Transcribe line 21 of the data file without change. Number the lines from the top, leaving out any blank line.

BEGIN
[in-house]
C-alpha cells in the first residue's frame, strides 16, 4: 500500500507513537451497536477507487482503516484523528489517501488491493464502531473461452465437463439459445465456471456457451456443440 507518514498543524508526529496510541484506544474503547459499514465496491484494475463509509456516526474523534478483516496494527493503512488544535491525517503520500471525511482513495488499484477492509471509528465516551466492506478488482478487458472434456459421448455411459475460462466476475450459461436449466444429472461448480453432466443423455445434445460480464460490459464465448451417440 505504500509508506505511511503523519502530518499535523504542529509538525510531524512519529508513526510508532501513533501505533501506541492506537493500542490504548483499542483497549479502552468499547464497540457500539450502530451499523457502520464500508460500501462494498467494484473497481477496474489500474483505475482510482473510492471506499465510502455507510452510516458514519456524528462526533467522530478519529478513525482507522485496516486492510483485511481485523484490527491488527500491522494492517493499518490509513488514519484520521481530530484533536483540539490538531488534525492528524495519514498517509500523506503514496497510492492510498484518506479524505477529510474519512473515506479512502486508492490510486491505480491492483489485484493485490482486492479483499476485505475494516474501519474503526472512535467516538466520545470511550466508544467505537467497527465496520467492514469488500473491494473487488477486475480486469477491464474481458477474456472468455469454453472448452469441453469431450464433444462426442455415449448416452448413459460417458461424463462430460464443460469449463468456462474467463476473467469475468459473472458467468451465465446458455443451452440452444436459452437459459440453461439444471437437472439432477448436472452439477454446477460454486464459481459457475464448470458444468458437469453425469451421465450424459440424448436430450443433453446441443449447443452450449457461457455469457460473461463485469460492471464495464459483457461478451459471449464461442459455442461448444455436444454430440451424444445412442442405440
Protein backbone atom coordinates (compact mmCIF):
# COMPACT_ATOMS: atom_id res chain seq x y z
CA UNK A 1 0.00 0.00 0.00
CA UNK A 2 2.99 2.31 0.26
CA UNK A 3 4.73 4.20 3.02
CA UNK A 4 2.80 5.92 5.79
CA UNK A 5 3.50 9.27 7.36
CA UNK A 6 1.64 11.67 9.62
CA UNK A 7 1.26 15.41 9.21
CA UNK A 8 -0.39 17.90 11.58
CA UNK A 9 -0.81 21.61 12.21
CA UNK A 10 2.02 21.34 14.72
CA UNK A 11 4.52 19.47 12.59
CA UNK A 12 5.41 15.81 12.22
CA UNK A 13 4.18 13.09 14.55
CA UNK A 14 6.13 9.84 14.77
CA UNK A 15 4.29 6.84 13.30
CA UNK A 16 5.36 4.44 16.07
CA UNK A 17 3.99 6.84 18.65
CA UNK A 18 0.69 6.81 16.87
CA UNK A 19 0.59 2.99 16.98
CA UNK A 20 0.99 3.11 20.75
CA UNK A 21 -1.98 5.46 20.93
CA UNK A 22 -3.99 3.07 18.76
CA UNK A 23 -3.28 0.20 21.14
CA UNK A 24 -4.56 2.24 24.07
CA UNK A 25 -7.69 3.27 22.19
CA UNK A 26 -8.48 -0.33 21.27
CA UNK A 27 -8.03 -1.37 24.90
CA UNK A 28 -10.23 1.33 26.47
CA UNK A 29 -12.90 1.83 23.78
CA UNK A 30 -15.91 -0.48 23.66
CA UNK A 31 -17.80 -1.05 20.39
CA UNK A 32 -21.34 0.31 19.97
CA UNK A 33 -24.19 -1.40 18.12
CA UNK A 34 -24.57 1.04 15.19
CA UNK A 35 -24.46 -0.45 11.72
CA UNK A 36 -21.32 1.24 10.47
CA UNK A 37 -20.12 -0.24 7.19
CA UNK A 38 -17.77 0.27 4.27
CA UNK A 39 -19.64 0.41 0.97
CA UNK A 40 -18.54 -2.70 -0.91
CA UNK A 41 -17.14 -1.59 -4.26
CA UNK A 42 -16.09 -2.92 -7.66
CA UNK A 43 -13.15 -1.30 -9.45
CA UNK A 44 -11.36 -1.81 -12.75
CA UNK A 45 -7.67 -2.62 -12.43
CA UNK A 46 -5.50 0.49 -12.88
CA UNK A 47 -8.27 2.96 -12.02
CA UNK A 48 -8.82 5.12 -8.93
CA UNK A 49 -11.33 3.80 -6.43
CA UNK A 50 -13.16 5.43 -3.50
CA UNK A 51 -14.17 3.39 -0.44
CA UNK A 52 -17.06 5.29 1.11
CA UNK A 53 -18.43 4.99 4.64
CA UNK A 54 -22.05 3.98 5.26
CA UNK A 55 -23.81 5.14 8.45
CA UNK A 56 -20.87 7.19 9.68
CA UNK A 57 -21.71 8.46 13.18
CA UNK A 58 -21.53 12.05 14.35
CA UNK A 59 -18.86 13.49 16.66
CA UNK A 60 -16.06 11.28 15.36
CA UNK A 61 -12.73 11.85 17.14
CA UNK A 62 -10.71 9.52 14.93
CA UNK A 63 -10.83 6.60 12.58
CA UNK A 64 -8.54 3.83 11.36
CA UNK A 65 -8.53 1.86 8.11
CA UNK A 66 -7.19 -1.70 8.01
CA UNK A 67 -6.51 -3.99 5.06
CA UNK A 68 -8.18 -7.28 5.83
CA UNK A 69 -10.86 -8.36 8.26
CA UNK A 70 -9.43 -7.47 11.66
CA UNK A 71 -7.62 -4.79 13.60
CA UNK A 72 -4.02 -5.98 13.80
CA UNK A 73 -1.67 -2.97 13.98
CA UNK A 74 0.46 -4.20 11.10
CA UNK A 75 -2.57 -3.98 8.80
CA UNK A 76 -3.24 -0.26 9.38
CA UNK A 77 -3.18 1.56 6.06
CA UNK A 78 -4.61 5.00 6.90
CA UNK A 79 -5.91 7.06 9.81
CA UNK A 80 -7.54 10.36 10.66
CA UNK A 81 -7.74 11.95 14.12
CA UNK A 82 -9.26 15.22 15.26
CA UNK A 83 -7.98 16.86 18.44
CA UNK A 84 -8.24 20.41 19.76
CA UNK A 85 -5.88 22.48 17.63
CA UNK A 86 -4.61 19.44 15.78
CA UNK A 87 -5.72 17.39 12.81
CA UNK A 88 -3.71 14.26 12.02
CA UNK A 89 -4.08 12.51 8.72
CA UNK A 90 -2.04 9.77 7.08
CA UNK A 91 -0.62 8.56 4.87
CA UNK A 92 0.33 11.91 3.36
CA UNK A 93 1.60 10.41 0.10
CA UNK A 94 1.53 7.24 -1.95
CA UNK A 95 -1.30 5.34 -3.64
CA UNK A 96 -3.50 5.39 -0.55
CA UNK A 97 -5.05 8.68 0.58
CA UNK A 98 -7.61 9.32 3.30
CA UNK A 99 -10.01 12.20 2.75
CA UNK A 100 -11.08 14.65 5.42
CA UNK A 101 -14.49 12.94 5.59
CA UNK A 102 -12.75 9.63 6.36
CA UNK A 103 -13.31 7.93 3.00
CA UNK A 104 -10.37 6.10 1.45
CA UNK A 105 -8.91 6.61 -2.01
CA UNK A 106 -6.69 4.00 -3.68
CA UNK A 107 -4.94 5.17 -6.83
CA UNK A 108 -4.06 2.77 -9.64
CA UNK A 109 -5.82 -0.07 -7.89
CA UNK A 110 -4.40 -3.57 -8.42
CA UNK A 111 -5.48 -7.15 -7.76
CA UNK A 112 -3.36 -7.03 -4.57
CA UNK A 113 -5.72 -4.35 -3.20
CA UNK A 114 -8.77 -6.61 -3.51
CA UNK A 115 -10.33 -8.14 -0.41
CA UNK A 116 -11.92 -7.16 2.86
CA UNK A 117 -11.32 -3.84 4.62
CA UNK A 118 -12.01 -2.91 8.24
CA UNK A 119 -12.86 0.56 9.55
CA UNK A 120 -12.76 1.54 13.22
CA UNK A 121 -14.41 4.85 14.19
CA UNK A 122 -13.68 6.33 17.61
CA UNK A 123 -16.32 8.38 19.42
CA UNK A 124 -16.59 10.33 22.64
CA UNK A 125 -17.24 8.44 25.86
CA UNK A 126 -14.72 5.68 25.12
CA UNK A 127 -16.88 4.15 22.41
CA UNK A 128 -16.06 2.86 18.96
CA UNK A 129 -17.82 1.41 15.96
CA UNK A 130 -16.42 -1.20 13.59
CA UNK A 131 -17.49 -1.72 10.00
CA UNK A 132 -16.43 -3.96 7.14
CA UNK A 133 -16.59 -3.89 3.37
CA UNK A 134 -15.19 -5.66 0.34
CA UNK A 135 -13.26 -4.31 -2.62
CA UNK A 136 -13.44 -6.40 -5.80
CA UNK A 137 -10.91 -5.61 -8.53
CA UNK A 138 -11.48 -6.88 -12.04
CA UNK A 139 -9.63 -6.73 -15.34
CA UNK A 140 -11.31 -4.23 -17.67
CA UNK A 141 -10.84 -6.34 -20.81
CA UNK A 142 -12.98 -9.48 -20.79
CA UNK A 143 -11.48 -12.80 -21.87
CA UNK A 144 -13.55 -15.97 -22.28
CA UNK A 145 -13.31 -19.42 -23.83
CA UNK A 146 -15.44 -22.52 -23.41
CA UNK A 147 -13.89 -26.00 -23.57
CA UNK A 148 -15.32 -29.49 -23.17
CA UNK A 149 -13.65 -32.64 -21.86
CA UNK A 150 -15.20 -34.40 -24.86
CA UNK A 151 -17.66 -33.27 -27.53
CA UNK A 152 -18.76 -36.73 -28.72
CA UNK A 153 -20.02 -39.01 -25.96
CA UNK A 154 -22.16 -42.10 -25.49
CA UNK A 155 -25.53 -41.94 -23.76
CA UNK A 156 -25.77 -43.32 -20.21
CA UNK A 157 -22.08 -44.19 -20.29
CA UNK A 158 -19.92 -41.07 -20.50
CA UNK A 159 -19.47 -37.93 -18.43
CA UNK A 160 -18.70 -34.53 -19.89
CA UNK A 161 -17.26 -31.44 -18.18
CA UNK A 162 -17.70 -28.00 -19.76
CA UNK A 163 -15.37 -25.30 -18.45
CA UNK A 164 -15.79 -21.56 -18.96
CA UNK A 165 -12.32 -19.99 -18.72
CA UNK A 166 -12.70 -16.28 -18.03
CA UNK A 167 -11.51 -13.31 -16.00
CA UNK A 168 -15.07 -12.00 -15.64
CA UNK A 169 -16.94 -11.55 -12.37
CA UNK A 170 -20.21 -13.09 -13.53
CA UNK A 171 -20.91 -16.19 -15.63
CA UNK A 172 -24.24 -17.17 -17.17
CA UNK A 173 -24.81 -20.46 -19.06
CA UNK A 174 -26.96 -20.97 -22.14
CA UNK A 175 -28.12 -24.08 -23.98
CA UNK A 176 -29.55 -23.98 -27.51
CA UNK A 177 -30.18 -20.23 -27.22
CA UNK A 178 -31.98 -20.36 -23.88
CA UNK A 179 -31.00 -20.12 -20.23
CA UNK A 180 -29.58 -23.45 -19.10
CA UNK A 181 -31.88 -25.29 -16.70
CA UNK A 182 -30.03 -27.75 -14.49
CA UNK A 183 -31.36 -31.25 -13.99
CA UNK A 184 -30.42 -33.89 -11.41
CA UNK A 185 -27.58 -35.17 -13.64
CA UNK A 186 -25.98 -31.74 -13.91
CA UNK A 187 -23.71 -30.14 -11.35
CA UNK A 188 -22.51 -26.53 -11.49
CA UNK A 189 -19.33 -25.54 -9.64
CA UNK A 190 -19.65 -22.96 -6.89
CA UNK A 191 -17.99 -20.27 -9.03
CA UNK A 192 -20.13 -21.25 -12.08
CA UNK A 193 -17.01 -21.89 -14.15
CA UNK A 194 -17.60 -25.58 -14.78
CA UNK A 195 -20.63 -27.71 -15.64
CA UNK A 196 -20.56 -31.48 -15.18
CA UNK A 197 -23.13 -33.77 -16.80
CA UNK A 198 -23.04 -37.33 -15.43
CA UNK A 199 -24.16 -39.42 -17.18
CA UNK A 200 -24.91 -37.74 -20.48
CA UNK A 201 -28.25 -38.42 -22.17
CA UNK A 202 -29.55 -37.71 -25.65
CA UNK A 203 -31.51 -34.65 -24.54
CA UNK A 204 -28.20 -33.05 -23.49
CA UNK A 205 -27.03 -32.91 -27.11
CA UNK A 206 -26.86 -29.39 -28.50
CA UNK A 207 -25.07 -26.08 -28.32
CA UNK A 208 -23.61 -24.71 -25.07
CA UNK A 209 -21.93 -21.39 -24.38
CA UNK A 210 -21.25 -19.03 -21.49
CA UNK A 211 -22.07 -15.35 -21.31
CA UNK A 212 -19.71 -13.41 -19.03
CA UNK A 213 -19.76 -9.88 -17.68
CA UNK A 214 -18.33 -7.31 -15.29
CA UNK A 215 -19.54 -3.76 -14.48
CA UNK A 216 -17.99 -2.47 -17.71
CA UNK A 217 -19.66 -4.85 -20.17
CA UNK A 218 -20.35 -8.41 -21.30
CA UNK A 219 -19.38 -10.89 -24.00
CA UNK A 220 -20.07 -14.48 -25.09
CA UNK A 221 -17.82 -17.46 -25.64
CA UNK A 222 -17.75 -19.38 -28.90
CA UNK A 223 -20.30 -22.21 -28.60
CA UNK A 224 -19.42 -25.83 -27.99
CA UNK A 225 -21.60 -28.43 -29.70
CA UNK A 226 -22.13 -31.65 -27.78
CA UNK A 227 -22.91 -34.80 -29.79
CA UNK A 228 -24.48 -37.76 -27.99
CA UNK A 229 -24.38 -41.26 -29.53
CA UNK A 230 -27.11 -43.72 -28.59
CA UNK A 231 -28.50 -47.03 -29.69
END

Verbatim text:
CA UNK A 17 3.99 6.84 18.65